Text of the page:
The inclusion of women in decision-making is a fundamental human right and an issue of social justice. There can be no democracy where ‘decisions about changing the lives of people are taken without the participation of more than half of the very lives that have to be changed. It cannot be participatory democracy when decisions are taken by some on behalf of others’ (Mtintso 1997). Further, it has been argued that the participation of women in leadership positions has brought about ‘another perspective’ and resulted in increased focus, attention and allocation of resources to life quality issues such as health and education. The participation of women has been credited with bringing about a qualitative transformation of institutions, laws and policies (Molokomme 2001a). As Zofia Kuratowska, Deputy Speaker of the Polish Senate, noted ‘nobody with common sense can doubt that the participation of women in the political decision-making process should be comparable to [that of] men’. With that as background, this paper explores the extent to which intra-party democracy allows for the inclusion of women in electoral politics (Molokomme 2001b). There is no doubt about the political commitment of SADC member states at regional level to the attainment of gender parity in politics and decision-making, and indeed in all other spheres of life. In the light of this expressed commitment, I explore the performance or practice of SADC member states in the representation of women in political decision-making positions and the trends that have emerged in methods of facilitating the entry of a critical mass of women into political leadership. Finally, I reflect on the lessons that the DRC can learn from these experiences and their implications for a future in which gender parity will become the norm in SADC political systems.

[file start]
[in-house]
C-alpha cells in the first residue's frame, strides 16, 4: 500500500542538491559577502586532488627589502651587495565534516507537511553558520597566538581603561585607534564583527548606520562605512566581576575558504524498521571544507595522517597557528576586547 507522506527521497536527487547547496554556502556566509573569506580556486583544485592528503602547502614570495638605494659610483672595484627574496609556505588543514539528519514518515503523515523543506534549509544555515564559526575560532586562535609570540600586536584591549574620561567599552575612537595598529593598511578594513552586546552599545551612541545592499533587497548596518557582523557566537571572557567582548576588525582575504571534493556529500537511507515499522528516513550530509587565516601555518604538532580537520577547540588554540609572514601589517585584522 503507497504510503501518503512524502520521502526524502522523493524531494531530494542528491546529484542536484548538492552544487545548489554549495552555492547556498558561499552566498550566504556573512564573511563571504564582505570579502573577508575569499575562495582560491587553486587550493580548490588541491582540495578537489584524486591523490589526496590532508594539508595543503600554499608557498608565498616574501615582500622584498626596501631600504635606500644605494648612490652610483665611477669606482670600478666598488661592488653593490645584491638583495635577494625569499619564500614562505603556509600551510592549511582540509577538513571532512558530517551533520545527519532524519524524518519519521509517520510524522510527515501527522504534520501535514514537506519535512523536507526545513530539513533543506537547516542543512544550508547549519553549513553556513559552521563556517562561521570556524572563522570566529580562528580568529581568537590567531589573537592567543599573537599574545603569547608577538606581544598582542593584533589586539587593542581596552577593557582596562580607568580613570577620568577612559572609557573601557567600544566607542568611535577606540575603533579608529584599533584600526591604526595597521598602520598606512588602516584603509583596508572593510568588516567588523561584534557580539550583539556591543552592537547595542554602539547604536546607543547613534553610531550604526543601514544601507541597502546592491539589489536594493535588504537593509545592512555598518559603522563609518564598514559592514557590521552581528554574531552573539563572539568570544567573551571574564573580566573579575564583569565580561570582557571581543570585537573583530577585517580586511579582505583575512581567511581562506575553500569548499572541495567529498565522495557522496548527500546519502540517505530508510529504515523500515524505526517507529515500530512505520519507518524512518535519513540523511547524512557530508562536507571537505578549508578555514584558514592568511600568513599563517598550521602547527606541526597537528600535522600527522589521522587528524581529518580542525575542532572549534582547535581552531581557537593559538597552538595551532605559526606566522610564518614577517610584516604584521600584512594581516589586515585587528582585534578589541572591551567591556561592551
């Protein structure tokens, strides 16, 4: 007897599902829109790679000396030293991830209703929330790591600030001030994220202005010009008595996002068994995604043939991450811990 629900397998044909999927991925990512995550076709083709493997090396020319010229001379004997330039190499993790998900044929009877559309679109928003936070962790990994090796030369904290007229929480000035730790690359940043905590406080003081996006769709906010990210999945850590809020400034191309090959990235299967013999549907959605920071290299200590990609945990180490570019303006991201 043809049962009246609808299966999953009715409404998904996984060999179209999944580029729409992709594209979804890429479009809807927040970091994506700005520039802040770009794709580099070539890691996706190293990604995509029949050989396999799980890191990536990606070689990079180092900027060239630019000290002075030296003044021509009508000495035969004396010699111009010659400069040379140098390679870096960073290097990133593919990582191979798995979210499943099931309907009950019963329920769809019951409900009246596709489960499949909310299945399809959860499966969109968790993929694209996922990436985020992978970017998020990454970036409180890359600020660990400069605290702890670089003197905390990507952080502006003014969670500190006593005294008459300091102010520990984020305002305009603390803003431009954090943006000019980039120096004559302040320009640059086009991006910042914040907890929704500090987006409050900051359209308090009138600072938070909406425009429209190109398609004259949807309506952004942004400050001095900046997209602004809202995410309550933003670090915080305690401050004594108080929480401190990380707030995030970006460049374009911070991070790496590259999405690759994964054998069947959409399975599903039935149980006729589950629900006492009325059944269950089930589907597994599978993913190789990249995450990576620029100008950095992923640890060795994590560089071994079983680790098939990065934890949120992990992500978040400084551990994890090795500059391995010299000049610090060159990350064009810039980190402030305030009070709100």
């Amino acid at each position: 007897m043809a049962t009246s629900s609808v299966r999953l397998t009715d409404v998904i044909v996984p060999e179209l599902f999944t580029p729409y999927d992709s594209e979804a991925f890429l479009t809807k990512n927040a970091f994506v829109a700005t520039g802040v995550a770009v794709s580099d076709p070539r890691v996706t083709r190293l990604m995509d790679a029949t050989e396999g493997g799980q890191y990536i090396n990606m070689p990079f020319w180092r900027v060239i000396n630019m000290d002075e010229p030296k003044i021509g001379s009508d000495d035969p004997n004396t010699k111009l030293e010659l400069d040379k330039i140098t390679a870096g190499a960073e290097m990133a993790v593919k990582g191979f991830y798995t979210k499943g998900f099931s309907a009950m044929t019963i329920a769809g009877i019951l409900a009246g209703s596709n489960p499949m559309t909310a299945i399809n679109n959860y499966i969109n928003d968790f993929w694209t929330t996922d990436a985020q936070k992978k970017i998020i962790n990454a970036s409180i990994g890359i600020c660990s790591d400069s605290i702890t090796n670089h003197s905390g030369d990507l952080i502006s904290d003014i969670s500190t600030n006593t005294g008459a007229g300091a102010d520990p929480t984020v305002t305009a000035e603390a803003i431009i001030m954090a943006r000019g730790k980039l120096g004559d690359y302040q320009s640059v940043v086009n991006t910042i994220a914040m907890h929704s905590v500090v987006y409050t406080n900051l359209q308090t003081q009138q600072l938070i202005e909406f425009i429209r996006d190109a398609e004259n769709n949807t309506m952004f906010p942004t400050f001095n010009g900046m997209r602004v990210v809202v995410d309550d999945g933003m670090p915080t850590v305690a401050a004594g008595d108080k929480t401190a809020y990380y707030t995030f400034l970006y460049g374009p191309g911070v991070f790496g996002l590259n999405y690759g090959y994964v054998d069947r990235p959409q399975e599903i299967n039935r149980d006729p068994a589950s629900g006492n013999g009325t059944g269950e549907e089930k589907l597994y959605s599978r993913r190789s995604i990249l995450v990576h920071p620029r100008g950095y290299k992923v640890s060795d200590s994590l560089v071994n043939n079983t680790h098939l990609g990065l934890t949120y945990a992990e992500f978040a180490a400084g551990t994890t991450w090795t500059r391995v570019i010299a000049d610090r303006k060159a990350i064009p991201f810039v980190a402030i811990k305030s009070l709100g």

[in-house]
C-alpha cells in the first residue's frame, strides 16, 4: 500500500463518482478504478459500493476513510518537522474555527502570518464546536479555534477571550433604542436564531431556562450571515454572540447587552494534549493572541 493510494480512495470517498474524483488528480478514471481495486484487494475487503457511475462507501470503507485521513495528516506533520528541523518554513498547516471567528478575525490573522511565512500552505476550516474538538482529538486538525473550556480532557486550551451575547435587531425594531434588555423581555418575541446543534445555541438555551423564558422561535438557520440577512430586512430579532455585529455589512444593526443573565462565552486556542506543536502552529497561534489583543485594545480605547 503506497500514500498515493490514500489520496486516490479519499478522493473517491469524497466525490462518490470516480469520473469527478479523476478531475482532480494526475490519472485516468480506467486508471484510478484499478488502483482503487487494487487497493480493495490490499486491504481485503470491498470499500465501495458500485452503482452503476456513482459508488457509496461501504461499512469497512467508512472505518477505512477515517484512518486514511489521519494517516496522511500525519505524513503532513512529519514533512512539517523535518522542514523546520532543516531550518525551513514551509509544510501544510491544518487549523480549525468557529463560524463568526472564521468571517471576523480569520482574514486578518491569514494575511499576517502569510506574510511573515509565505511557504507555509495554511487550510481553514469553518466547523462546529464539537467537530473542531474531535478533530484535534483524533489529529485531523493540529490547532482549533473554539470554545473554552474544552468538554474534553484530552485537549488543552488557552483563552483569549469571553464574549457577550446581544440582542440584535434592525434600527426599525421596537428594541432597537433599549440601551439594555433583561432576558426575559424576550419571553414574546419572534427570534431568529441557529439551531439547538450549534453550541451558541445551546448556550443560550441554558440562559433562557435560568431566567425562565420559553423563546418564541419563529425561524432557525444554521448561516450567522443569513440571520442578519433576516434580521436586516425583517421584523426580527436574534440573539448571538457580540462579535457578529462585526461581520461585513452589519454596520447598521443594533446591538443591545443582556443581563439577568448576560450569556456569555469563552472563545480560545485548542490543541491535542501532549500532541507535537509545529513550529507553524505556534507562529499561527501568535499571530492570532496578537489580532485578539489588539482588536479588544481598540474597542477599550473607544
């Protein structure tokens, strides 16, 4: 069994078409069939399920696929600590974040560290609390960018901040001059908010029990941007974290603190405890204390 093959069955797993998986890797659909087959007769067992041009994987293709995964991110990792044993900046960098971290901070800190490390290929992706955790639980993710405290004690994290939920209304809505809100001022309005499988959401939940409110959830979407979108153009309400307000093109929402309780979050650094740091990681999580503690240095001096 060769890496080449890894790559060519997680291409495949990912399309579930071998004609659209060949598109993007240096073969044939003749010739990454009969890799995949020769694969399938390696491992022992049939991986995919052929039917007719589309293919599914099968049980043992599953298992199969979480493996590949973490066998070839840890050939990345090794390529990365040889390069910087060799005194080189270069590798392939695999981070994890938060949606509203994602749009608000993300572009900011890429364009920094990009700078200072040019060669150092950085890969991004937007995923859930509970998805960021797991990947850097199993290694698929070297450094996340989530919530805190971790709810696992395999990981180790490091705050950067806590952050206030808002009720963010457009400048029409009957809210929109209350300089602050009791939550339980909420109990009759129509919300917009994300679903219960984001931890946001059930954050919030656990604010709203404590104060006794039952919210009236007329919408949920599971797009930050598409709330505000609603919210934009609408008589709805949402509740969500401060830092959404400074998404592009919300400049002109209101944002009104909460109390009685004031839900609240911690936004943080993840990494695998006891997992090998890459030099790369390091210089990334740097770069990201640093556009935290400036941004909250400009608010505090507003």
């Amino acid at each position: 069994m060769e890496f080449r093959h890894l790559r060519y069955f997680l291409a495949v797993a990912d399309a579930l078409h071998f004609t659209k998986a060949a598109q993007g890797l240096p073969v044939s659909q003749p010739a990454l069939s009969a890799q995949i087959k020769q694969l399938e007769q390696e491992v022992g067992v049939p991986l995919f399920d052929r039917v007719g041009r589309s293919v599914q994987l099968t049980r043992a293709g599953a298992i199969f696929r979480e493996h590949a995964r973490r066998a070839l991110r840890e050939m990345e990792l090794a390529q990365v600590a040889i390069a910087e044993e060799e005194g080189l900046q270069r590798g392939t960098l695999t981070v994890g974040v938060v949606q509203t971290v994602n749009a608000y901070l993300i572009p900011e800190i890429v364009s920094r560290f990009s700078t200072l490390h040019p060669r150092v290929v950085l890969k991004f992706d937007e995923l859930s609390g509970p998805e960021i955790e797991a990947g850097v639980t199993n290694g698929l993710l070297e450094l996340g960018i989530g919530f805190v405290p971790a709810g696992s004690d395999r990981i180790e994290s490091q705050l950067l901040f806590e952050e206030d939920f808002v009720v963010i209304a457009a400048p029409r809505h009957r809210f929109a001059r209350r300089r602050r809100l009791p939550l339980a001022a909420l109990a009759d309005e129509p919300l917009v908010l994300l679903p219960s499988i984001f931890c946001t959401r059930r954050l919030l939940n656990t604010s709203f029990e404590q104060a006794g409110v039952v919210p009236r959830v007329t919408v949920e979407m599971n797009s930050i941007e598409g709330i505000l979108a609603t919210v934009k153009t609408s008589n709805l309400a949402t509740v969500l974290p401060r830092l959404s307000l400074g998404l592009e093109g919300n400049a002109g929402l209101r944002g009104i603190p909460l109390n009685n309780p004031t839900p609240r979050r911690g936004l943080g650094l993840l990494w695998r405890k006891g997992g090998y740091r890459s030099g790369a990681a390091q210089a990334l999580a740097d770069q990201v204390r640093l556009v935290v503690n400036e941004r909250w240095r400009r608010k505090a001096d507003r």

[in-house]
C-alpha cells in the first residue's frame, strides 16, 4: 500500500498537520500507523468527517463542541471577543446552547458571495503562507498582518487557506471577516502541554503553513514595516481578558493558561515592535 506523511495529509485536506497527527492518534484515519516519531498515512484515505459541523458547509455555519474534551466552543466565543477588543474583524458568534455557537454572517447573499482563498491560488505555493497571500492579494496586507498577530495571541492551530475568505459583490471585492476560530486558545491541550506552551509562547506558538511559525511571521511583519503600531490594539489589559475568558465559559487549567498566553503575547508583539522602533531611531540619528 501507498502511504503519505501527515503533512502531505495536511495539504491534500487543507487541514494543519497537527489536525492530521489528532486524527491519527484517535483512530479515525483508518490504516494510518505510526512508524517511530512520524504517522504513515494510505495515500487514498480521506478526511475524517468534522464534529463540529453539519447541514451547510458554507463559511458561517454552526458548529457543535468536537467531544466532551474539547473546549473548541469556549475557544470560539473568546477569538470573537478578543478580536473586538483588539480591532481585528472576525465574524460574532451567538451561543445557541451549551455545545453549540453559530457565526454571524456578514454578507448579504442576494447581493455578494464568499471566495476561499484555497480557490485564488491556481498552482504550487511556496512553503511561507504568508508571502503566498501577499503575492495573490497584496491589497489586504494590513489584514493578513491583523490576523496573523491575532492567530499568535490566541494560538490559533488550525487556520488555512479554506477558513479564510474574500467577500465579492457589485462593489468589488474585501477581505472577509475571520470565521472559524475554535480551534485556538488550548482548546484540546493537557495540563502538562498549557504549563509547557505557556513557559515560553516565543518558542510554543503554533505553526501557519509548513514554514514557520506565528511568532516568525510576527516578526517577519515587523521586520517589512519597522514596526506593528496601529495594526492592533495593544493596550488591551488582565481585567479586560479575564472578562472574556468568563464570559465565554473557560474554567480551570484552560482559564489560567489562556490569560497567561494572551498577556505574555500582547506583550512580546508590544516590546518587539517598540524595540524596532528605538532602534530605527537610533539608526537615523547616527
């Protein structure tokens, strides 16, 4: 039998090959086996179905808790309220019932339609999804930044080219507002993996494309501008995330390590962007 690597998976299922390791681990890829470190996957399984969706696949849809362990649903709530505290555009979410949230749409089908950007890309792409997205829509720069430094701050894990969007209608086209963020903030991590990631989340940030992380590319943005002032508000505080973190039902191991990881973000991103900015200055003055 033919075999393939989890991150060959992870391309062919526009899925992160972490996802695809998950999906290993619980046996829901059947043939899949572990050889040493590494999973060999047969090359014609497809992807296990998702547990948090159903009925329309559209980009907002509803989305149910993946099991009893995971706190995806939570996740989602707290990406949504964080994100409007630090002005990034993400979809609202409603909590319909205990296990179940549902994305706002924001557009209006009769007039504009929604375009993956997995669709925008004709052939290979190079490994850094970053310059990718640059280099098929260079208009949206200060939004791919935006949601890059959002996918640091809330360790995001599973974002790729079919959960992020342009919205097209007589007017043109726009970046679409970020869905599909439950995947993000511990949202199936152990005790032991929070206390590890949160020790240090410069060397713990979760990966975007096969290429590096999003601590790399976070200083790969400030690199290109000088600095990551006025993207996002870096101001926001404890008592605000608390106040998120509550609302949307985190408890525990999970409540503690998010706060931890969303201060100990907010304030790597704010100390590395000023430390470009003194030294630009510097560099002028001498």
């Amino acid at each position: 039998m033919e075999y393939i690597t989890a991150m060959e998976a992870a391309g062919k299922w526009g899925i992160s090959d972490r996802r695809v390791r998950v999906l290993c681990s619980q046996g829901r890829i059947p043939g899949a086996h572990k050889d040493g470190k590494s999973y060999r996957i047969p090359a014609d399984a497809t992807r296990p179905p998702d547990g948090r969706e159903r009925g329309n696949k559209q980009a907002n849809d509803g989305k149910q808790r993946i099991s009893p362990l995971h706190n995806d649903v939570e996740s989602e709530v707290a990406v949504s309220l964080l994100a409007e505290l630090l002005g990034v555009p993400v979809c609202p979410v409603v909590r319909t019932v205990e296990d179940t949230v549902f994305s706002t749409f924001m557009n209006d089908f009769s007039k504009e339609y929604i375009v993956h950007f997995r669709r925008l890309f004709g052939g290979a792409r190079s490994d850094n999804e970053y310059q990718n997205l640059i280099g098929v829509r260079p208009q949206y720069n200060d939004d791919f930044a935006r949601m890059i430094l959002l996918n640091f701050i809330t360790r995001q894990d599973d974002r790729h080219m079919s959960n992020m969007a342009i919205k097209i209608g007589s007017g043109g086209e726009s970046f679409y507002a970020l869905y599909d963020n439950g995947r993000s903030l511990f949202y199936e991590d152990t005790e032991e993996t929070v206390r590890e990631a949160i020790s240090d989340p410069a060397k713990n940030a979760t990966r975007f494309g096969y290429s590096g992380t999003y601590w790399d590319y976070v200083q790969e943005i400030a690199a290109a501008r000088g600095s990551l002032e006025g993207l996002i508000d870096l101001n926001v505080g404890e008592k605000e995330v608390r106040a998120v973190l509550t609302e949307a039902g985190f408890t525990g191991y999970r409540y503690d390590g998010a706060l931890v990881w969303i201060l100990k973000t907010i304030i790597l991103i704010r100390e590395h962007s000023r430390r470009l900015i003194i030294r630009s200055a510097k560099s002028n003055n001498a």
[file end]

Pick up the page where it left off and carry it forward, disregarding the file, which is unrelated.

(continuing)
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Categories: Journal of African Elections